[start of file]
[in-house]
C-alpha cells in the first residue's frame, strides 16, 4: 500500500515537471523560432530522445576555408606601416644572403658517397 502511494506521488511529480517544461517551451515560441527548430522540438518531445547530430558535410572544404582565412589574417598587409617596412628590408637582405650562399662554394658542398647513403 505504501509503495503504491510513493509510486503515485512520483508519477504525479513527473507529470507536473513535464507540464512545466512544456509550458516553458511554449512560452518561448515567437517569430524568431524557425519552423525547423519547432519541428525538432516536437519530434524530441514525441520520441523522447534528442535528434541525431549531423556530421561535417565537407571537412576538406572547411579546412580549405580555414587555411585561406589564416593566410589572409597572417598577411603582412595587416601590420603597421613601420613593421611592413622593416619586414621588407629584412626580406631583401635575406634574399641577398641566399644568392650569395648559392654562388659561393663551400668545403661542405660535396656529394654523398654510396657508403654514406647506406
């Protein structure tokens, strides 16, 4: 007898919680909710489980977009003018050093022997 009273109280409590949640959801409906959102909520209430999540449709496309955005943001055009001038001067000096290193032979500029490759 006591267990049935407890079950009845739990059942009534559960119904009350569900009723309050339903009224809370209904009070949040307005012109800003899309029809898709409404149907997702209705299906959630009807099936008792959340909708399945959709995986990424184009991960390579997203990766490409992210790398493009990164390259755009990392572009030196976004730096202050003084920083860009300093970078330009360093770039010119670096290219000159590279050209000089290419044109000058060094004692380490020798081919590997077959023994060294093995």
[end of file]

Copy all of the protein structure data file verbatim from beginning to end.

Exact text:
[in-house]
C-alpha cells in the first residue's frame, strides 16, 4: 500500500515537471523560432530522445576555408606601416644572403658517397 502511494506521488511529480517544461517551451515560441527548430522540438518531445547530430558535410572544404582565412589574417598587409617596412628590408637582405650562399662554394658542398647513403 505504501509503495503504491510513493509510486503515485512520483508519477504525479513527473507529470507536473513535464507540464512545466512544456509550458516553458511554449512560452518561448515567437517569430524568431524557425519552423525547423519547432519541428525538432516536437519530434524530441514525441520520441523522447534528442535528434541525431549531423556530421561535417565537407571537412576538406572547411579546412580549405580555414587555411585561406589564416593566410589572409597572417598577411603582412595587416601590420603597421613601420613593421611592413622593416619586414621588407629584412626580406631583401635575406634574399641577398641566399644568392650569395648559392654562388659561393663551400668545403661542405660535396656529394654523398654510396657508403654514406647506406
């Protein structure tokens, strides 16, 4: 007898919680909710489980977009003018050093022997 009273109280409590949640959801409906959102909520209430999540449709496309955005943001055009001038001067000096290193032979500029490759 006591267990049935407890079950009845739990059942009534559960119904009350569900009723309050339903009224809370209904009070949040307005012109800003899309029809898709409404149907997702209705299906959630009807099936008792959340909708399945959709995986990424184009991960390579997203990766490409992210790398493009990164390259755009990392572009030196976004730096202050003084920083860009300093970078330009360093770039010119670096290219000159590279050209000089290419044109000058060094004692380490020798081919590997077959023994060294093995």